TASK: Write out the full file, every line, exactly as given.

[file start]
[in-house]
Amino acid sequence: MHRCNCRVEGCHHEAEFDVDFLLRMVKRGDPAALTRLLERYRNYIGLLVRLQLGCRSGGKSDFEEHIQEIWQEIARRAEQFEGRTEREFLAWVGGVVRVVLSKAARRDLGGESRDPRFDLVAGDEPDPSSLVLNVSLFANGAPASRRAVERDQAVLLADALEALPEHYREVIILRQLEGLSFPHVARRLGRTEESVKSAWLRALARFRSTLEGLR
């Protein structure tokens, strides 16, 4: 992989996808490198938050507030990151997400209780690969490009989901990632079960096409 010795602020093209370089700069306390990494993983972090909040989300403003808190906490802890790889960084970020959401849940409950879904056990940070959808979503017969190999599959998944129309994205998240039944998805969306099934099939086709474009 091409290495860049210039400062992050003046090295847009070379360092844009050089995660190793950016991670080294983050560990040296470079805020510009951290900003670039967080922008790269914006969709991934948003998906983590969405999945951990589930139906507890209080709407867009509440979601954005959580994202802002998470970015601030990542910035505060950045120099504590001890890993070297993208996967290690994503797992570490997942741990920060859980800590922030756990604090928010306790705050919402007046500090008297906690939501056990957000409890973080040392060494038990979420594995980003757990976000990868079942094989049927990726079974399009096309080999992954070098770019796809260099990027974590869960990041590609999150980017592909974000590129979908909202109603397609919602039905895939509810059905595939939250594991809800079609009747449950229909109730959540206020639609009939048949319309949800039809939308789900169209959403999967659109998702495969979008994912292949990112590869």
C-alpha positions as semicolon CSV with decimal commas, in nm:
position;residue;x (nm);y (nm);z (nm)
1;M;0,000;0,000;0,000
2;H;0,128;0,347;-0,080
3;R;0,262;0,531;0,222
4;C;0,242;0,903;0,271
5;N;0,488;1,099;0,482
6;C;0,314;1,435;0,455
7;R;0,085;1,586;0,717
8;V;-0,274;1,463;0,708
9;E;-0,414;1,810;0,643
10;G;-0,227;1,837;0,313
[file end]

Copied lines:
[in-house]
Amino acid sequence: MHRCNCRVEGCHHEAEFDVDFLLRMVKRGDPAALTRLLERYRNYIGLLVRLQLGCRSGGKSDFEEHIQEIWQEIARRAEQFEGRTEREFLAWVGGVVRVVLSKAARRDLGGESRDPRFDLVAGDEPDPSSLVLNVSLFANGAPASRRAVERDQAVLLADALEALPEHYREVIILRQLEGLSFPHVARRLGRTEESVKSAWLRALARFRSTLEGLR
């Protein structure tokens, strides 16, 4: 992989996808490198938050507030990151997400209780690969490009989901990632079960096409 010795602020093209370089700069306390990494993983972090909040989300403003808190906490802890790889960084970020959401849940409950879904056990940070959808979503017969190999599959998944129309994205998240039944998805969306099934099939086709474009 091409290495860049210039400062992050003046090295847009070379360092844009050089995660190793950016991670080294983050560990040296470079805020510009951290900003670039967080922008790269914006969709991934948003998906983590969405999945951990589930139906507890209080709407867009509440979601954005959580994202802002998470970015601030990542910035505060950045120099504590001890890993070297993208996967290690994503797992570490997942741990920060859980800590922030756990604090928010306790705050919402007046500090008297906690939501056990957000409890973080040392060494038990979420594995980003757990976000990868079942094989049927990726079974399009096309080999992954070098770019796809260099990027974590869960990041590609999150980017592909974000590129979908909202109603397609919602039905895939509810059905595939939250594991809800079609009747449950229909109730959540206020639609009939048949319309949800039809939308789900169209959403999967659109998702495969979008994912292949990112590869």
C-alpha positions as semicolon CSV with decimal commas, in nm:
position;residue;x (nm);y (nm);z (nm)
1;M;0,000;0,000;0,000
2;H;0,128;0,347;-0,080
3;R;0,262;0,531;0,222
4;C;0,242;0,903;0,271
5;N;0,488;1,099;0,482
6;C;0,314;1,435;0,455
7;R;0,085;1,586;0,717
8;V;-0,274;1,463;0,708
9;E;-0,414;1,810;0,643
10;G;-0,227;1,837;0,313